# Dependencies Management in Setuptools#

There are three types of dependency styles offered by setuptools: 1) build system requirement, 2) required dependency and 3) optional dependency.

Each dependency, regardless of type, needs to be specified according to PEP 508 and PEP 440. This allows adding version range restrictions and environment markers.

## Build system requirement#

After organizing all the scripts and files and getting ready for packaging, there needs to be a way to specify what programs and libraries are actually needed do the packaging (in our case, setuptools of course). This needs to be specified in your pyproject.toml file (if you have forgot what this is, go to Quickstart or Build System Support):

[build-system]
requires = ["setuptools"]
#...


Please note that you should also include here any other setuptools plugin (e.g., setuptools-scm, setuptools-golang, setuptools-rust) or build-time dependency (e.g., Cython, cppy, pybind11).

Note

In previous versions of setuptools, this used to be accomplished with the setup_requires keyword but is now considered deprecated in favor of the PEP 517 style described above. To peek into how this legacy keyword is used, consult our guide on deprecated practice (WIP).

## Declaring required dependency#

This is where a package declares its core dependencies, without which it won’t be able to run. setuptools supports automatically downloading and installing these dependencies when the package is installed. Although there is more finesse to it, let’s start with a simple example.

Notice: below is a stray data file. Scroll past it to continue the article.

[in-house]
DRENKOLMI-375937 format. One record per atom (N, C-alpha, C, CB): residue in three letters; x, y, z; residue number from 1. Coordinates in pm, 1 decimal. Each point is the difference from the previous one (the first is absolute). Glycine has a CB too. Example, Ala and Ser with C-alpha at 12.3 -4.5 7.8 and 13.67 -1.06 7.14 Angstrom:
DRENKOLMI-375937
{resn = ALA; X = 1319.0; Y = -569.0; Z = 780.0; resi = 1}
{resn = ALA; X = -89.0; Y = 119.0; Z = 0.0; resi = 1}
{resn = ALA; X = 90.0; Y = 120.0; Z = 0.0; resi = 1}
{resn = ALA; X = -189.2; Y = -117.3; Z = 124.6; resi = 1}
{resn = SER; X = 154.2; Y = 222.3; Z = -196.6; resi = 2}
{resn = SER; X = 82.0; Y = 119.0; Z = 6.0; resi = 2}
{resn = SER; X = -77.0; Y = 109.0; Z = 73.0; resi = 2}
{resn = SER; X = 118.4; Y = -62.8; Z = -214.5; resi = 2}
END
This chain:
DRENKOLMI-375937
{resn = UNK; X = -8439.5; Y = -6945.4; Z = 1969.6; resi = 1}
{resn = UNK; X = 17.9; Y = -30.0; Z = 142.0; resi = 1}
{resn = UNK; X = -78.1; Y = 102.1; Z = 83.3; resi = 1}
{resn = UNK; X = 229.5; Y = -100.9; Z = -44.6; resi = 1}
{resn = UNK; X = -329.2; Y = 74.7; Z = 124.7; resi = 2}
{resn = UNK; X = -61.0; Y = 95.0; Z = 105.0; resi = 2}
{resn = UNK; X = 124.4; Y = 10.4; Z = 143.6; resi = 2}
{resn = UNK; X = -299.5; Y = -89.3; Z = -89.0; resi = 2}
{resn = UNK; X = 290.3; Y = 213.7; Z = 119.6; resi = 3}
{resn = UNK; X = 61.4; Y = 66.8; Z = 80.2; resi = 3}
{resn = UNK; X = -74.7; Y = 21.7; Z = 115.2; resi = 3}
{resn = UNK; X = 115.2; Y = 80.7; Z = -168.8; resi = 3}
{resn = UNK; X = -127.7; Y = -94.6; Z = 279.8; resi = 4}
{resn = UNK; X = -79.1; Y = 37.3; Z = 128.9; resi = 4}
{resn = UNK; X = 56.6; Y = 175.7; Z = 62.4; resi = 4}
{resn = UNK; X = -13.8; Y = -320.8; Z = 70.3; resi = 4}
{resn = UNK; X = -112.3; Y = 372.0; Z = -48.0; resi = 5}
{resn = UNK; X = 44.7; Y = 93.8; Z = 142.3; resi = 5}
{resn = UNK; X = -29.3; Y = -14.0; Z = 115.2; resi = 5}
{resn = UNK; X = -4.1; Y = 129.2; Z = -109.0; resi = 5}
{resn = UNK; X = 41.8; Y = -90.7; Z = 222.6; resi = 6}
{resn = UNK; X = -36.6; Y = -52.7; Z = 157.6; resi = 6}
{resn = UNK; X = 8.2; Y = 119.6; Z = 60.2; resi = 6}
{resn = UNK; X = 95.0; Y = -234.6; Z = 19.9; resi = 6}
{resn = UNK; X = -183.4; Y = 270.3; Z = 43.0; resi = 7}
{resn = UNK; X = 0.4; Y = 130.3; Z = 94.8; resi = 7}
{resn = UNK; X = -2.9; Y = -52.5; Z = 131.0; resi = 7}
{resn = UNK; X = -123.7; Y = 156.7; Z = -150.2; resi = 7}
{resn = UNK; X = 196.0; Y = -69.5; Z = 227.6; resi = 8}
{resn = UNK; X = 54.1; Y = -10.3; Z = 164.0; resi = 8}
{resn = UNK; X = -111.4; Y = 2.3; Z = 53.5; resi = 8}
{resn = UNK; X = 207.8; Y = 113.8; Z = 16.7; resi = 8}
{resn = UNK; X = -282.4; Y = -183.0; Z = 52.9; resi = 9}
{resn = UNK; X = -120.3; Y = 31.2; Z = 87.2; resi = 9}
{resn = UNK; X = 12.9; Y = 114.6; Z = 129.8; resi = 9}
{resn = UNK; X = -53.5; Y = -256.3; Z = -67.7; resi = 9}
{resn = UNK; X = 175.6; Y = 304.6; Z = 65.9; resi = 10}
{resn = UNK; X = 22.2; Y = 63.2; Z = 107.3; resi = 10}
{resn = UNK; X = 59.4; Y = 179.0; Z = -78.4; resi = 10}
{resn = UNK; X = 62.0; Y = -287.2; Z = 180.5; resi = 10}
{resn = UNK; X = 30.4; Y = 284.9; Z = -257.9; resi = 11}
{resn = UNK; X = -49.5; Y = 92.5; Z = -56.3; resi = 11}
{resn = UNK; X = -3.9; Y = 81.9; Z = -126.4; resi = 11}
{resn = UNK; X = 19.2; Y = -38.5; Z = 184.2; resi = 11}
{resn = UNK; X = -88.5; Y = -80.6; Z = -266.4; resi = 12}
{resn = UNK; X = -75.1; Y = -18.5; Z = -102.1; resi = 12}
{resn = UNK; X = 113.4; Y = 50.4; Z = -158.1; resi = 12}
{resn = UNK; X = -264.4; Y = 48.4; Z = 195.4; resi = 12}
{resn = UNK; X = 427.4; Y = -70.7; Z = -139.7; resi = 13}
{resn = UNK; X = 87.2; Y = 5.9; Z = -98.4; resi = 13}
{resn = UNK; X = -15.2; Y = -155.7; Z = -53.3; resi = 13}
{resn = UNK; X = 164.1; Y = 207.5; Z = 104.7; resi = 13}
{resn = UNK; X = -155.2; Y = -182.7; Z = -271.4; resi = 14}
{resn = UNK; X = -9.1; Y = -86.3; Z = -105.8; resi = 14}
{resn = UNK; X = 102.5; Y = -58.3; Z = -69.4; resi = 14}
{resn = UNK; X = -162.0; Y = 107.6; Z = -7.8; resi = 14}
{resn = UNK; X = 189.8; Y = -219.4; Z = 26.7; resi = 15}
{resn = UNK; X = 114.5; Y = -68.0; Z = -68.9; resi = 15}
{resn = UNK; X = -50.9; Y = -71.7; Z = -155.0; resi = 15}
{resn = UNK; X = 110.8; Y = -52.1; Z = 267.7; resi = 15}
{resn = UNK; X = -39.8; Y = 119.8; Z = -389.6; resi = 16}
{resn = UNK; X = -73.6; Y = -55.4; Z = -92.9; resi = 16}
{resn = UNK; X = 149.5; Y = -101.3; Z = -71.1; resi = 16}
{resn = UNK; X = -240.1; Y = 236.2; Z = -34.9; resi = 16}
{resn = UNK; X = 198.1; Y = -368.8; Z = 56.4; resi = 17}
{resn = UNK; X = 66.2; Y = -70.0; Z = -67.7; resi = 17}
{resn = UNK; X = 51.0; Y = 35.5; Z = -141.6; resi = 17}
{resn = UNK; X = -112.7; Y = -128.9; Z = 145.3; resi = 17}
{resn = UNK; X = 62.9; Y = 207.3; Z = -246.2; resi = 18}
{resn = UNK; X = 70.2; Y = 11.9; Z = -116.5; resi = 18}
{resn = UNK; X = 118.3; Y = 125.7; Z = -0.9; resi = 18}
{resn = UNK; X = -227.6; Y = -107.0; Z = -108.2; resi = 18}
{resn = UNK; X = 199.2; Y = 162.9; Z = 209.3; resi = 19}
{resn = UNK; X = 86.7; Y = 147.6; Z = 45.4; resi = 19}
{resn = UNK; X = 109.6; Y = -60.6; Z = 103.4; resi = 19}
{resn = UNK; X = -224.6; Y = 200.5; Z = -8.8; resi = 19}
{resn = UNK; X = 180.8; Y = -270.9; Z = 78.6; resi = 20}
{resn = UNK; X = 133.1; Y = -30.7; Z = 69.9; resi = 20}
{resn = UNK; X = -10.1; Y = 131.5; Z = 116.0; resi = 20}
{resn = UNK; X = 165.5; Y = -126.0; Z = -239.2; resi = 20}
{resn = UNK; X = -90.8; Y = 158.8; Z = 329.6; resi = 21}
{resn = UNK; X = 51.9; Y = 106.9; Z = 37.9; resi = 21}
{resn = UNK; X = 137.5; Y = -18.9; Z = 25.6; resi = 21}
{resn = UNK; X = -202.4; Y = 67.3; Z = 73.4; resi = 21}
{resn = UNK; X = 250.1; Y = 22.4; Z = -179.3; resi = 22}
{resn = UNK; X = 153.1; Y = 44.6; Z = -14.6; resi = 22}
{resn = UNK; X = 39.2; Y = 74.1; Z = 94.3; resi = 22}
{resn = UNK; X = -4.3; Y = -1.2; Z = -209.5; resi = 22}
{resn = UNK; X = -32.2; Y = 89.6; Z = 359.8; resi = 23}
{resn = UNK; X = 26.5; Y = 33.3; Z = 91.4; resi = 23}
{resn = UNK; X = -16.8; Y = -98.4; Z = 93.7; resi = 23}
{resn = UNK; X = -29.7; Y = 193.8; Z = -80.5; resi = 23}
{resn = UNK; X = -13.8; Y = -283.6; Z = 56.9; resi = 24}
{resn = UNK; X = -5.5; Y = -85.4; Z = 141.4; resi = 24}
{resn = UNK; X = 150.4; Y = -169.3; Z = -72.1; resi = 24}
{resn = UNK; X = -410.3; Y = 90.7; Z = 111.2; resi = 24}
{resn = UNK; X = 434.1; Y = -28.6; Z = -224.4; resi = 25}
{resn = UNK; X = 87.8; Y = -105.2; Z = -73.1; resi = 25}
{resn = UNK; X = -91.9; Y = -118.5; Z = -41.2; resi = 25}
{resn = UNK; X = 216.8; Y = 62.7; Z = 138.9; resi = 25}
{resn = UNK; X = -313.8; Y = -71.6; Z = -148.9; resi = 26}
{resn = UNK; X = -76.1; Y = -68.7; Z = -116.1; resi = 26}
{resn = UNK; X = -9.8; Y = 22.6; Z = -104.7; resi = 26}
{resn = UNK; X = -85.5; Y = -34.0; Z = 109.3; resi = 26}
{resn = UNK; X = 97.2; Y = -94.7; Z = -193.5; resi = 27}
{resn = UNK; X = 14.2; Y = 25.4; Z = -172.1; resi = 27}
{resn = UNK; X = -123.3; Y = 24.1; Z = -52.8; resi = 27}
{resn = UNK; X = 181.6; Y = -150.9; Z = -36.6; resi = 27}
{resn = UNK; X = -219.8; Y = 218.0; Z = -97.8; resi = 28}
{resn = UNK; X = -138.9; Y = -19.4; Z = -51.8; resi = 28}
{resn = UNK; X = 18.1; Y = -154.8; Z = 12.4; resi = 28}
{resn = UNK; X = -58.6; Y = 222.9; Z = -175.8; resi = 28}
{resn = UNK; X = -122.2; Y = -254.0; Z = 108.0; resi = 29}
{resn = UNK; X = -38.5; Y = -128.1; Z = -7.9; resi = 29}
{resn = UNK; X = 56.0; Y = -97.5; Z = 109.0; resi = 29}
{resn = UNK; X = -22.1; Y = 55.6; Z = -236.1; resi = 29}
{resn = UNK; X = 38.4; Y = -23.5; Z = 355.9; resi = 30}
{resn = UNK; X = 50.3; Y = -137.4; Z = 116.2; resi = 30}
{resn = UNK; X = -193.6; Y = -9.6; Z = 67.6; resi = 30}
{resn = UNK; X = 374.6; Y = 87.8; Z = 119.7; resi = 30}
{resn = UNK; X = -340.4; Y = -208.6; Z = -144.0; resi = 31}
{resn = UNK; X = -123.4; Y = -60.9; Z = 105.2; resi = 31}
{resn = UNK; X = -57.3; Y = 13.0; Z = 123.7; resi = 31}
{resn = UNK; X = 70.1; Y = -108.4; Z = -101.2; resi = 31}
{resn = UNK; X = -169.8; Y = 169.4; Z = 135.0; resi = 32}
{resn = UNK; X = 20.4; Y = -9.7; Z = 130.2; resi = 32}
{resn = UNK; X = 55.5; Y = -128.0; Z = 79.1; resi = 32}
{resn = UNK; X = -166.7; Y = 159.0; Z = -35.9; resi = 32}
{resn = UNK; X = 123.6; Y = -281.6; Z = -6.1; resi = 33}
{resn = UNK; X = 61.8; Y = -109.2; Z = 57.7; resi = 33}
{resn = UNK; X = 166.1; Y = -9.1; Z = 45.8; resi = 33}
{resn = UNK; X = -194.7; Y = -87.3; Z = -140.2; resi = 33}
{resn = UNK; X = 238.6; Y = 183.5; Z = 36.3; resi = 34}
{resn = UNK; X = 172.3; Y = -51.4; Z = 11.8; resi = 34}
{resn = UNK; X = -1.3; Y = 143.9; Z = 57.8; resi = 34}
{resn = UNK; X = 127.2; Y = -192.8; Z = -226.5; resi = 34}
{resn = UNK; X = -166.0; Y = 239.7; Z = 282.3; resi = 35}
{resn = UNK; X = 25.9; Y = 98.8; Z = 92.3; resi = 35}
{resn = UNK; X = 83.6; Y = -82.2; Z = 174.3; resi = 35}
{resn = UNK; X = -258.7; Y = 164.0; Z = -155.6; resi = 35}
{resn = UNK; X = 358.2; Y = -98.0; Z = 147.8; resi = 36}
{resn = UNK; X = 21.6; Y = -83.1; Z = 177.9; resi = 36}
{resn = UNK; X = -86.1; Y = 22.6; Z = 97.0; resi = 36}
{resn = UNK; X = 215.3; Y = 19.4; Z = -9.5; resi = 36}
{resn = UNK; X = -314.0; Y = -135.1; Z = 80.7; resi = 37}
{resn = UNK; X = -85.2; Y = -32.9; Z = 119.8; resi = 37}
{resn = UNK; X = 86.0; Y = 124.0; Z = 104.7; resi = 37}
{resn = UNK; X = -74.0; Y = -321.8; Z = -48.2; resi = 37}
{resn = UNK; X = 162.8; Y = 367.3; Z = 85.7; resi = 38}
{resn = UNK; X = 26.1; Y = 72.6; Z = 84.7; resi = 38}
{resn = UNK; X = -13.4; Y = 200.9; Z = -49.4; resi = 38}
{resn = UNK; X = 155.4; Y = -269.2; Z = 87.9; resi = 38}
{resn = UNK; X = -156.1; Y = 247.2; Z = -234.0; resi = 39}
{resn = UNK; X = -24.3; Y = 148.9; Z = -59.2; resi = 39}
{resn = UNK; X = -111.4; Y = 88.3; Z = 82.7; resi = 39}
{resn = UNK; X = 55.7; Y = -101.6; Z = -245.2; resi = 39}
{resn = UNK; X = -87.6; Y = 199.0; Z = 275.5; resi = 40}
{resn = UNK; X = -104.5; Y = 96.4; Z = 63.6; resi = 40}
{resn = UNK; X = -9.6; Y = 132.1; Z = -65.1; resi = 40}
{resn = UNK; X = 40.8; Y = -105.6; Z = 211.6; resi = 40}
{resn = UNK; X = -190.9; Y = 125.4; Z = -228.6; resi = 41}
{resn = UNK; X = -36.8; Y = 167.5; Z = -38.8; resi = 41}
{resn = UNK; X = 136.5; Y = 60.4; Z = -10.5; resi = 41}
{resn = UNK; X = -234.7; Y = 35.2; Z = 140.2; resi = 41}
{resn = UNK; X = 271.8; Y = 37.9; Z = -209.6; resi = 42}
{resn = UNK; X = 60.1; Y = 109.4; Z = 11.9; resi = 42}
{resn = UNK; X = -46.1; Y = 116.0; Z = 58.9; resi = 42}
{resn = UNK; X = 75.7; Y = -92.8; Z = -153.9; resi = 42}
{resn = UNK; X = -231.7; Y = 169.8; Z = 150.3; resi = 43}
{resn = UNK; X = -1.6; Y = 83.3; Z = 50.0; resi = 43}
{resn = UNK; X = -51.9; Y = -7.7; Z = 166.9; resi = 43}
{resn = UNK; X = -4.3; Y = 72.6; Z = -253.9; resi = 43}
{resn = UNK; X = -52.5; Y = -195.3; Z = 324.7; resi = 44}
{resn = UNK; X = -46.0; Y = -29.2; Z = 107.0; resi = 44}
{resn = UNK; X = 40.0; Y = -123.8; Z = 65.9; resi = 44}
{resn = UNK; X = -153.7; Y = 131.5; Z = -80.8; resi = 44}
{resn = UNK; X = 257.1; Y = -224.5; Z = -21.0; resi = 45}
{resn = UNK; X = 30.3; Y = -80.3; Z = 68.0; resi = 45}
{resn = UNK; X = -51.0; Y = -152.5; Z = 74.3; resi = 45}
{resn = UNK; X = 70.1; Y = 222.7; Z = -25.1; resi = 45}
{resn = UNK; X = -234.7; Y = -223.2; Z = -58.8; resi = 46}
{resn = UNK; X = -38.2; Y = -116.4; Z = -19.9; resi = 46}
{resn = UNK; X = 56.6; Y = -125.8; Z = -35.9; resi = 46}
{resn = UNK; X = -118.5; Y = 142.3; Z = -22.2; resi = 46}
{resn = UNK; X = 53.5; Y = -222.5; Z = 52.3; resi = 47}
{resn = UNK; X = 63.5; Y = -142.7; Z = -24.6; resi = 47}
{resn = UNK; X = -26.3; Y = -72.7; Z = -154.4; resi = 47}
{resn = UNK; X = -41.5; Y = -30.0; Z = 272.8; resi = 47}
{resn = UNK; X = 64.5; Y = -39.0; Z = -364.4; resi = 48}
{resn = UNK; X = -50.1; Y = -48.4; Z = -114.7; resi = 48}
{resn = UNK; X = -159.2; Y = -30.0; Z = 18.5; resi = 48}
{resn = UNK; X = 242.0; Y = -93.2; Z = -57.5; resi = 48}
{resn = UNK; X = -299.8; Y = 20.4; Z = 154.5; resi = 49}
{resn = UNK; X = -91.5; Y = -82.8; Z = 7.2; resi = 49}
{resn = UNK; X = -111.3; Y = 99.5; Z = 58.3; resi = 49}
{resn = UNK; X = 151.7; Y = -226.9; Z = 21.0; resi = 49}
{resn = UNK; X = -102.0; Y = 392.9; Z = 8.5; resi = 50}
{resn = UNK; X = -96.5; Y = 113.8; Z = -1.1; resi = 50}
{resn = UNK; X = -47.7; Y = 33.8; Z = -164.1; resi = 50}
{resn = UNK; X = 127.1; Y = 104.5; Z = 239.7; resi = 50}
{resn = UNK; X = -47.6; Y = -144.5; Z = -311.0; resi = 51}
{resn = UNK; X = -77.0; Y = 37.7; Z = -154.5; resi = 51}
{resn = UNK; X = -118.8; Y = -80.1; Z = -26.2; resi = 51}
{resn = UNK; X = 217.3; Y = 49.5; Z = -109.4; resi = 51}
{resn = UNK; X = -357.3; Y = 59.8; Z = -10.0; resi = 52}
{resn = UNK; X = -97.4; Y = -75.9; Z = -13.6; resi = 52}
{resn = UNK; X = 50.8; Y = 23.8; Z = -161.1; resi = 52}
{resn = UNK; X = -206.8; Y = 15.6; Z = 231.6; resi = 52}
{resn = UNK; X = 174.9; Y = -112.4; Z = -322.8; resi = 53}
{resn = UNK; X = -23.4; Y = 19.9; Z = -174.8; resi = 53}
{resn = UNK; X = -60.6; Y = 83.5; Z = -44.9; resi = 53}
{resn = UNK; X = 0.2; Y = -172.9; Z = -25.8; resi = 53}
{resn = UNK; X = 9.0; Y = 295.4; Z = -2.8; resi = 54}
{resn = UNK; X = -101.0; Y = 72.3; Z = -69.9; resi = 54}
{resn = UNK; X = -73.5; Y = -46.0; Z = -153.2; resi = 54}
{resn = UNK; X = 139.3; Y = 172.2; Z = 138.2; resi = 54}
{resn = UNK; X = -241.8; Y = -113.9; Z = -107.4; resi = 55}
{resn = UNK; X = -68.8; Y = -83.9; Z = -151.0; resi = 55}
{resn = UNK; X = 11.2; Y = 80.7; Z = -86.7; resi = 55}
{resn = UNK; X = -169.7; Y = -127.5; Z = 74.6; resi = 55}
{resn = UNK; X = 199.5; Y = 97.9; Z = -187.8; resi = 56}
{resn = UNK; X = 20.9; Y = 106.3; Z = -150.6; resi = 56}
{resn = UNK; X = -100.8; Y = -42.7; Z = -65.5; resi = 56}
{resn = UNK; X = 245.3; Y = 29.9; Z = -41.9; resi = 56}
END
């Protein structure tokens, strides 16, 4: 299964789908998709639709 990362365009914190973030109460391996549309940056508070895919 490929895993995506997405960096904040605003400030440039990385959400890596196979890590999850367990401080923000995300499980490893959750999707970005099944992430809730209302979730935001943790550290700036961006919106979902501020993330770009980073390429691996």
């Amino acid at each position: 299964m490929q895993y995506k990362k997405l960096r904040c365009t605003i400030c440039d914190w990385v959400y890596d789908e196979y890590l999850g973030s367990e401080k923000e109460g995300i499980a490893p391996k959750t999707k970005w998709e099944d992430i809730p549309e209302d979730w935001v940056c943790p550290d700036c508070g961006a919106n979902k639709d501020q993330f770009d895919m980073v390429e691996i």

[project]
# ...
dependencies = [
"docutils",
"BazSpam == 1.1",
]
# ...

[options]
#...
install_requires =
docutils
BazSpam ==1.1

setup(
...,
install_requires=[
'docutils',
'BazSpam ==1.1',
],
)


When your project is installed (e.g., using pip), all of the dependencies not already installed will be located (via PyPI), downloaded, built (if necessary), and installed and 2) Any scripts in your project will be installed with wrappers that verify the availability of the specified dependencies at runtime.

### Platform specific dependencies#

Setuptools offers the capability to evaluate certain conditions before blindly installing everything listed in install_requires. This is great for platform specific dependencies. For example, the enum package was added in Python 3.4, therefore, package that depends on it can elect to install it only when the Python version is older than 3.4. To accomplish this

[project]
# ...
dependencies = [
"enum34; python_version<'3.4'",
]
# ...

[options]
#...
install_requires =
enum34;python_version<'3.4'

setup(
...,
install_requires=[
"enum34;python_version<'3.4'",